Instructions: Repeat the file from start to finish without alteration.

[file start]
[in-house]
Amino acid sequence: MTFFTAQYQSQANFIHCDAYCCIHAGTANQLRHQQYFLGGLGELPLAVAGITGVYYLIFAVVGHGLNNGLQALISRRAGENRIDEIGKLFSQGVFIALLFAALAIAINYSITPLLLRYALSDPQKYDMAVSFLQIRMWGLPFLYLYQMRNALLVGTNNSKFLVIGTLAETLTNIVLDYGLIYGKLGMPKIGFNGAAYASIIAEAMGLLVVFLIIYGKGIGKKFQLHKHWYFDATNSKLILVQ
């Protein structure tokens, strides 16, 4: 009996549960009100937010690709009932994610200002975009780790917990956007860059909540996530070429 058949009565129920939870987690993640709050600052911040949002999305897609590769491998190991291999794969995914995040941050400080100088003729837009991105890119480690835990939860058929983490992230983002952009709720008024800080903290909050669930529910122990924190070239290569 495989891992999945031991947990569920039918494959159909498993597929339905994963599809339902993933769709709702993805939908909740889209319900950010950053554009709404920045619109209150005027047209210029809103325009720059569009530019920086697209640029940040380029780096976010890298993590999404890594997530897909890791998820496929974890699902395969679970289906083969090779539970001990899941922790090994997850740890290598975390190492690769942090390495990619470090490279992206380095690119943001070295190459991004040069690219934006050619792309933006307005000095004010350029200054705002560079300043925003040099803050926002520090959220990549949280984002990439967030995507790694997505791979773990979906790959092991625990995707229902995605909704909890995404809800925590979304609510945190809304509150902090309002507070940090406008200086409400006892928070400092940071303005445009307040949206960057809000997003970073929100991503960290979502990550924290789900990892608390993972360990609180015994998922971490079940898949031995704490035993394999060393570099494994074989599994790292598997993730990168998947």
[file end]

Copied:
[in-house]
Amino acid sequence: MTFFTAQYQSQANFIHCDAYCCIHAGTANQLRHQQYFLGGLGELPLAVAGITGVYYLIFAVVGHGLNNGLQALISRRAGENRIDEIGKLFSQGVFIALLFAALAIAINYSITPLLLRYALSDPQKYDMAVSFLQIRMWGLPFLYLYQMRNALLVGTNNSKFLVIGTLAETLTNIVLDYGLIYGKLGMPKIGFNGAAYASIIAEAMGLLVVFLIIYGKGIGKKFQLHKHWYFDATNSKLILVQ
């Protein structure tokens, strides 16, 4: 009996549960009100937010690709009932994610200002975009780790917990956007860059909540996530070429 058949009565129920939870987690993640709050600052911040949002999305897609590769491998190991291999794969995914995040941050400080100088003729837009991105890119480690835990939860058929983490992230983002952009709720008024800080903290909050669930529910122990924190070239290569 495989891992999945031991947990569920039918494959159909498993597929339905994963599809339902993933769709709702993805939908909740889209319900950010950053554009709404920045619109209150005027047209210029809103325009720059569009530019920086697209640029940040380029780096976010890298993590999404890594997530897909890791998820496929974890699902395969679970289906083969090779539970001990899941922790090994997850740890290598975390190492690769942090390495990619470090490279992206380095690119943001070295190459991004040069690219934006050619792309933006307005000095004010350029200054705002560079300043925003040099803050926002520090959220990549949280984002990439967030995507790694997505791979773990979906790959092991625990995707229902995605909704909890995404809800925590979304609510945190809304509150902090309002507070940090406008200086409400006892928070400092940071303005445009307040949206960057809000997003970073929100991503960290979502990550924290789900990892608390993972360990609180015994998922971490079940898949031995704490035993394999060393570099494994074989599994790292598997993730990168998947």